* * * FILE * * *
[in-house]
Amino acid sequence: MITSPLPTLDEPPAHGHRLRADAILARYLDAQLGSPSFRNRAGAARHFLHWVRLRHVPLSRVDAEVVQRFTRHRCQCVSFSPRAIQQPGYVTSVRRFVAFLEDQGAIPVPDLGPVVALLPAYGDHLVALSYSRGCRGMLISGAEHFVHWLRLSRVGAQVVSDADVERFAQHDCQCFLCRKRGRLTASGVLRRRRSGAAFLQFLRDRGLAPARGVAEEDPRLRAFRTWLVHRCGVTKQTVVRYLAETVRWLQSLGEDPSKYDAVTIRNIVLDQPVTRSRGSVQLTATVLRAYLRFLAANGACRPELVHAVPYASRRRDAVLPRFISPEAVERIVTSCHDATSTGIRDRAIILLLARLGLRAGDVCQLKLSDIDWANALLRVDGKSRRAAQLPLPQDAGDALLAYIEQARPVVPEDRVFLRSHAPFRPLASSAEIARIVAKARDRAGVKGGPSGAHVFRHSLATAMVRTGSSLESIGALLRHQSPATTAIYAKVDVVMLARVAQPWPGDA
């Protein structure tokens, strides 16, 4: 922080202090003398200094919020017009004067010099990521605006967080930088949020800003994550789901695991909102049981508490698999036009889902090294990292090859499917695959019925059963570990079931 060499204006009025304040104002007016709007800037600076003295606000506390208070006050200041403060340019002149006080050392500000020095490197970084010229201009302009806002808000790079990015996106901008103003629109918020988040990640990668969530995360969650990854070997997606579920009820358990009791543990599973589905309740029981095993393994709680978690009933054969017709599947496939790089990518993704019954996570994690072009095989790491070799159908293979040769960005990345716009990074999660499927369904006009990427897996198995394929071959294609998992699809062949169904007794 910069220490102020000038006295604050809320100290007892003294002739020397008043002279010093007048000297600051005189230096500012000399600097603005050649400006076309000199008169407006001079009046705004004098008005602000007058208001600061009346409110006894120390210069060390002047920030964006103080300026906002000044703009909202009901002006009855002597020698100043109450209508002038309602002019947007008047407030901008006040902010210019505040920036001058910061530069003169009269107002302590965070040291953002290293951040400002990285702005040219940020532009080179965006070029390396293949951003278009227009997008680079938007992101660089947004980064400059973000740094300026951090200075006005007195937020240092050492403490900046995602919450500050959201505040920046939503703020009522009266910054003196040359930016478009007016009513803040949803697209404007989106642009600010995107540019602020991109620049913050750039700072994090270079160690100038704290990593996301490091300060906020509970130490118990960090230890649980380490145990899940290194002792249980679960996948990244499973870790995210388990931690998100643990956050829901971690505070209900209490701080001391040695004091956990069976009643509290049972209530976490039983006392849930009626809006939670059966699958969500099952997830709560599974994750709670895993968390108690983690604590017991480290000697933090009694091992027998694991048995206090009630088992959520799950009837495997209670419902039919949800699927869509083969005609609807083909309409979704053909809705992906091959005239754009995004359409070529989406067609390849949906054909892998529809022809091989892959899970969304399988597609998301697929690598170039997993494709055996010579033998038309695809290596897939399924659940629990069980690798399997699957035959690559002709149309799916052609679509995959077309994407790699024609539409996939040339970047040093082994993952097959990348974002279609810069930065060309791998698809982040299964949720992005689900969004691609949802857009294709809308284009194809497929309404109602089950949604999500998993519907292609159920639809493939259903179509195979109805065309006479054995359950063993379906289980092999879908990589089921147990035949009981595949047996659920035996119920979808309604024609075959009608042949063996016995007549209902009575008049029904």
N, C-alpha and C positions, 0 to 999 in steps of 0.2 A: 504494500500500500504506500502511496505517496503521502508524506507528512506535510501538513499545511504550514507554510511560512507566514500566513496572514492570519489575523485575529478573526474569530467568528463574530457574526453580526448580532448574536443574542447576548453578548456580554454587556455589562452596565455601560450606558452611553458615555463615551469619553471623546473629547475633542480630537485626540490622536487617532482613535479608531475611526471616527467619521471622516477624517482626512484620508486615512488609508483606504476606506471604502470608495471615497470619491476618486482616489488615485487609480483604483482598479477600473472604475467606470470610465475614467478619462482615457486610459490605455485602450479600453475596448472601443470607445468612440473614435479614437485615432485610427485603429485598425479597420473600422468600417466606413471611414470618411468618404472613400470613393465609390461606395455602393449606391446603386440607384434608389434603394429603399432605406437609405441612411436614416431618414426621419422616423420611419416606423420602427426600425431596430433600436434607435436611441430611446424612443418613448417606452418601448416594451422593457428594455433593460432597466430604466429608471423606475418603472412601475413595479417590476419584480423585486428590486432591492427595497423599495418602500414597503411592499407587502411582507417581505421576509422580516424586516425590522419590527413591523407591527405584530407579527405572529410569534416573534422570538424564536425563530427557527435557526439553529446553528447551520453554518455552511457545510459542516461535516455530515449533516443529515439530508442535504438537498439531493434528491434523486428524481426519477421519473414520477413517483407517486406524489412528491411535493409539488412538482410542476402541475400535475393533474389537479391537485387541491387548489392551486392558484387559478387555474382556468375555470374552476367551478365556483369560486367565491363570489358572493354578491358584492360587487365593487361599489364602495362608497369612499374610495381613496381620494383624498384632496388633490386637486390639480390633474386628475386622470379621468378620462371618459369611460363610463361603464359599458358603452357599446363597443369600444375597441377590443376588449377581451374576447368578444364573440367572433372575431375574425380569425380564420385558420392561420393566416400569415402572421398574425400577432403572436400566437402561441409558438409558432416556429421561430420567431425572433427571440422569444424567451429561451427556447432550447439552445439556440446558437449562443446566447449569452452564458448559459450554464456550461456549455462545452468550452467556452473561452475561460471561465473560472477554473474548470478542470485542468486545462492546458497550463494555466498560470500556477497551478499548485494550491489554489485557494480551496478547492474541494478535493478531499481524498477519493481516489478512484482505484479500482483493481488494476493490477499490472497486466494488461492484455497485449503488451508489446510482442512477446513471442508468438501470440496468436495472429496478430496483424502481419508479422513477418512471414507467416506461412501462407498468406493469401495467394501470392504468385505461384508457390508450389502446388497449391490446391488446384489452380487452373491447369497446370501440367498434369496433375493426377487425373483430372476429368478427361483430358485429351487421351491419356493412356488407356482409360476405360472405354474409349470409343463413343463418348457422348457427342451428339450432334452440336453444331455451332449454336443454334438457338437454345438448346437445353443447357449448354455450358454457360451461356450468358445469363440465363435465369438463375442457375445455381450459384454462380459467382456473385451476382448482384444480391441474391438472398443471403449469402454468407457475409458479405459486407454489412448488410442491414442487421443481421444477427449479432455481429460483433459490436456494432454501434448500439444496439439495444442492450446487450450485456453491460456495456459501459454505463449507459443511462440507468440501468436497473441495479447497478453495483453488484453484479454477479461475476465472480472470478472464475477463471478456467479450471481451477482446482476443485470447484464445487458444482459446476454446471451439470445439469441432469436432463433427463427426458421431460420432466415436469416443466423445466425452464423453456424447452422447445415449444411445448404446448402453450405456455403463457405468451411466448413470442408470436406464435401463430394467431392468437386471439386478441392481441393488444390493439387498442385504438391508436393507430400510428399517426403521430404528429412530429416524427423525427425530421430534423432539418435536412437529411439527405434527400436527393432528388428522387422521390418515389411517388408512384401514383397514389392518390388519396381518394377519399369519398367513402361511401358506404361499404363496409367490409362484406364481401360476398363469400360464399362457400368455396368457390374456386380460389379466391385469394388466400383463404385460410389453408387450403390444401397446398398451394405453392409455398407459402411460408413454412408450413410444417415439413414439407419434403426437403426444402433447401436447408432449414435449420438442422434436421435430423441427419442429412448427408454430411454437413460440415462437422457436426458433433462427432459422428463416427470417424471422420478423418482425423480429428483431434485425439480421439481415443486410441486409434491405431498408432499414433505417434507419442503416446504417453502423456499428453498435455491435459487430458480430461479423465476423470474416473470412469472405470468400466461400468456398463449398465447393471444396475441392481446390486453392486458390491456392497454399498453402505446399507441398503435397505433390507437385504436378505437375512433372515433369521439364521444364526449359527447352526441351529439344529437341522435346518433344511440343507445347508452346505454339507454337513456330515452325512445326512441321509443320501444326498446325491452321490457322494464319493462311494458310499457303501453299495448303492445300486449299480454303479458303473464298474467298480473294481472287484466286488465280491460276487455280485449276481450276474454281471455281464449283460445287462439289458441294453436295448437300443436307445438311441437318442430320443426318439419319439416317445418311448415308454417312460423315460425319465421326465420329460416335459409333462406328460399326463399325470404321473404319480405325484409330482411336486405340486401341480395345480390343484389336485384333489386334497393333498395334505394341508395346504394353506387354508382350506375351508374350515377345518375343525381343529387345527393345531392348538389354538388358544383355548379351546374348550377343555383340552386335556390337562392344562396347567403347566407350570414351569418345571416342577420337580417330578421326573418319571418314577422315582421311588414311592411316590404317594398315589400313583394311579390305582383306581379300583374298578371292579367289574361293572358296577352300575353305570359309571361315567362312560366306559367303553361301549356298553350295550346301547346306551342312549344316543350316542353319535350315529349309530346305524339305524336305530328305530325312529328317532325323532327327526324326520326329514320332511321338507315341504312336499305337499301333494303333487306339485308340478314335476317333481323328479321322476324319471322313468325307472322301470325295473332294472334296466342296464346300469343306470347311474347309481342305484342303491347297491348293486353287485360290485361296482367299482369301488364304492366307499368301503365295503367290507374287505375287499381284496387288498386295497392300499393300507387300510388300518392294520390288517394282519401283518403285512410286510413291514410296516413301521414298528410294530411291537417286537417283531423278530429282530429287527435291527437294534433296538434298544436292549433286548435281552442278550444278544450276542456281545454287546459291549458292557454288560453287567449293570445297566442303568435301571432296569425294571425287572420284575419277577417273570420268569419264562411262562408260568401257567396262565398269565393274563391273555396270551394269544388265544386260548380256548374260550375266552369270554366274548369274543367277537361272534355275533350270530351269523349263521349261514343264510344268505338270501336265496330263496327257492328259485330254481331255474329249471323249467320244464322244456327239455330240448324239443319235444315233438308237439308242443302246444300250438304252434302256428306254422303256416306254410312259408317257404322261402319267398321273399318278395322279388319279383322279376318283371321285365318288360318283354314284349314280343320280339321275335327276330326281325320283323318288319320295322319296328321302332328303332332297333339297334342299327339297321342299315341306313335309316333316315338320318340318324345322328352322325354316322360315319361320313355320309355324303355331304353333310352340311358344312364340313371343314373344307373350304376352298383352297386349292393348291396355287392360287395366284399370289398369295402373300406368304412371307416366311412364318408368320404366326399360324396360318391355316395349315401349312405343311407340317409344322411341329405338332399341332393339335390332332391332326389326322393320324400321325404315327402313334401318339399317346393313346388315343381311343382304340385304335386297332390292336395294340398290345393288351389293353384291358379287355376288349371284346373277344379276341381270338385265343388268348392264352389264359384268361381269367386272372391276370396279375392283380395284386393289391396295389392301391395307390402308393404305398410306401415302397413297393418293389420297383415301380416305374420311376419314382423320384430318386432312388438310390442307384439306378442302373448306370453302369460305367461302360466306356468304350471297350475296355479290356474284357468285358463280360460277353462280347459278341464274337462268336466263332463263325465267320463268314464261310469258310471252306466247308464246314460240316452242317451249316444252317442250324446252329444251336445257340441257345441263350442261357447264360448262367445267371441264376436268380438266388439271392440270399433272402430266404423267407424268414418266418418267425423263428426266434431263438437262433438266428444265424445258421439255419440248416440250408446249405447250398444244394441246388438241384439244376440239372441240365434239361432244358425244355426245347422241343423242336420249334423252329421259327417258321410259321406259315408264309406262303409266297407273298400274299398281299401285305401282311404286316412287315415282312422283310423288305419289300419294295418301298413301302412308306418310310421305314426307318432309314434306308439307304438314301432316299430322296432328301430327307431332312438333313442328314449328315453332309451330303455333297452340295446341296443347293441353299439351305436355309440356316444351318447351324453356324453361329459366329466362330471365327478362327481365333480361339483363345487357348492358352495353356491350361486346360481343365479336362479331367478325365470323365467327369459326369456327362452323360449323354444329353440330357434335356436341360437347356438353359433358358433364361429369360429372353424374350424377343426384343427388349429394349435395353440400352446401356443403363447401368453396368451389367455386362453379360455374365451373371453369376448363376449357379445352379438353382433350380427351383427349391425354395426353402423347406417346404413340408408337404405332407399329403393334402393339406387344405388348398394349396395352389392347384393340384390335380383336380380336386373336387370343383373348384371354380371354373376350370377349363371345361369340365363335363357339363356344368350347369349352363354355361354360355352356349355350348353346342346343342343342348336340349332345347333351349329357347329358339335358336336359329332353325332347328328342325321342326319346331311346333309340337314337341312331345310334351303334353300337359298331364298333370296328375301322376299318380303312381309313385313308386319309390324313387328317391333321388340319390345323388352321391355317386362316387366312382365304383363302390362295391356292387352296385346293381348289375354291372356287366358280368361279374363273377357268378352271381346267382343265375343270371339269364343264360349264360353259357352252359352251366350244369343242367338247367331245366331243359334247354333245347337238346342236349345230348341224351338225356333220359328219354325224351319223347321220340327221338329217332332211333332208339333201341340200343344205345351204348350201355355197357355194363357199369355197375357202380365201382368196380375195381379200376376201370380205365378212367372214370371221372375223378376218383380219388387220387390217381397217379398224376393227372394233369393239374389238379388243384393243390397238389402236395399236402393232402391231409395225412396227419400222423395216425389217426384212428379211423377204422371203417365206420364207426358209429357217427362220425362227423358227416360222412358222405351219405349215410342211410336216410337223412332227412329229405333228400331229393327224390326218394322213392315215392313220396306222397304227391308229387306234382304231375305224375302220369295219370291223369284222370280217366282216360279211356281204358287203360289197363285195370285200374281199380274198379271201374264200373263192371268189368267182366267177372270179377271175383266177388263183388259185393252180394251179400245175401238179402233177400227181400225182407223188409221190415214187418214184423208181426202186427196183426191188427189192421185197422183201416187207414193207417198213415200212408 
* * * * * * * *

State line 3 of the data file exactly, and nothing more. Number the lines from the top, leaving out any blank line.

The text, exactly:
């Protein structure tokens, strides 16, 4: 922080202090003398200094919020017009004067010099990521605006967080930088949020800003994550789901695991909102049981508490698999036009889902090294990292090859499917695959019925059963570990079931 060499204006009025304040104002007016709007800037600076003295606000506390208070006050200041403060340019002149006080050392500000020095490197970084010229201009302009806002808000790079990015996106901008103003629109918020988040990640990668969530995360969650990854070997997606579920009820358990009791543990599973589905309740029981095993393994709680978690009933054969017709599947496939790089990518993704019954996570994690072009095989790491070799159908293979040769960005990345716009990074999660499927369904006009990427897996198995394929071959294609998992699809062949169904007794 910069220490102020000038006295604050809320100290007892003294002739020397008043002279010093007048000297600051005189230096500012000399600097603005050649400006076309000199008169407006001079009046705004004098008005602000007058208001600061009346409110006894120390210069060390002047920030964006103080300026906002000044703009909202009901002006009855002597020698100043109450209508002038309602002019947007008047407030901008006040902010210019505040920036001058910061530069003169009269107002302590965070040291953002290293951040400002990285702005040219940020532009080179965006070029390396293949951003278009227009997008680079938007992101660089947004980064400059973000740094300026951090200075006005007195937020240092050492403490900046995602919450500050959201505040920046939503703020009522009266910054003196040359930016478009007016009513803040949803697209404007989106642009600010995107540019602020991109620049913050750039700072994090270079160690100038704290990593996301490091300060906020509970130490118990960090230890649980380490145990899940290194002792249980679960996948990244499973870790995210388990931690998100643990956050829901971690505070209900209490701080001391040695004091956990069976009643509290049972209530976490039983006392849930009626809006939670059966699958969500099952997830709560599974994750709670895993968390108690983690604590017991480290000697933090009694091992027998694991048995206090009630088992959520799950009837495997209670419902039919949800699927869509083969005609609807083909309409979704053909809705992906091959005239754009995004359409070529989406067609390849949906054909892998529809022809091989892959899970969304399988597609998301697929690598170039997993494709055996010579033998038309695809290596897939399924659940629990069980690798399997699957035959690559002709149309799916052609679509995959077309994407790699024609539409996939040339970047040093082994993952097959990348974002279609810069930065060309791998698809982040299964949720992005689900969004691609949802857009294709809308284009194809497929309404109602089950949604999500998993519907292609159920639809493939259903179509195979109805065309006479054995359950063993379906289980092999879908990589089921147990035949009981595949047996659920035996119920979808309604024609075959009608042949063996016995007549209902009575008049029904």